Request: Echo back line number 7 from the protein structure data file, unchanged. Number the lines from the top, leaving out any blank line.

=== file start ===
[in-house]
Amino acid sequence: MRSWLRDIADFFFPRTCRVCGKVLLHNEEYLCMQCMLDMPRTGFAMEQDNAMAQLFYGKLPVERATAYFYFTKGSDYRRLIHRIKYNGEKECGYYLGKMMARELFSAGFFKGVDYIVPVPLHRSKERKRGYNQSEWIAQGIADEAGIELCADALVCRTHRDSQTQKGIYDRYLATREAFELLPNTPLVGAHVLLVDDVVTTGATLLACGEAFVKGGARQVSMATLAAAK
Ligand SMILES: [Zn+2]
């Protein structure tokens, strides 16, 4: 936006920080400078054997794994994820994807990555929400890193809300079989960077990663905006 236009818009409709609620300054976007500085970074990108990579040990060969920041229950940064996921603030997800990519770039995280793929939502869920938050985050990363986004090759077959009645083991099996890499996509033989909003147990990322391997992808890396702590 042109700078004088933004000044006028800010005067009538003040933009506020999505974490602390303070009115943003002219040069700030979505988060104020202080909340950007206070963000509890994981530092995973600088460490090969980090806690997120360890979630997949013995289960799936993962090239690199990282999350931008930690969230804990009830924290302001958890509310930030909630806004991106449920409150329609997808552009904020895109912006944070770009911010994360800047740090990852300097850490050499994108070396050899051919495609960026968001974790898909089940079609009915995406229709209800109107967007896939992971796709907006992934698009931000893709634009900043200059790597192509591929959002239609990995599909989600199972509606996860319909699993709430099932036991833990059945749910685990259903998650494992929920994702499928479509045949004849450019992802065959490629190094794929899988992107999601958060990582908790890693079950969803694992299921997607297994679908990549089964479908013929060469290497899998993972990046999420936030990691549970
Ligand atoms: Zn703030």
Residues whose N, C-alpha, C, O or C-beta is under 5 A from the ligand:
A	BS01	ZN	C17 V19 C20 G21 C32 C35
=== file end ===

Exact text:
A	BS01	ZN	C17 V19 C20 G21 C32 C35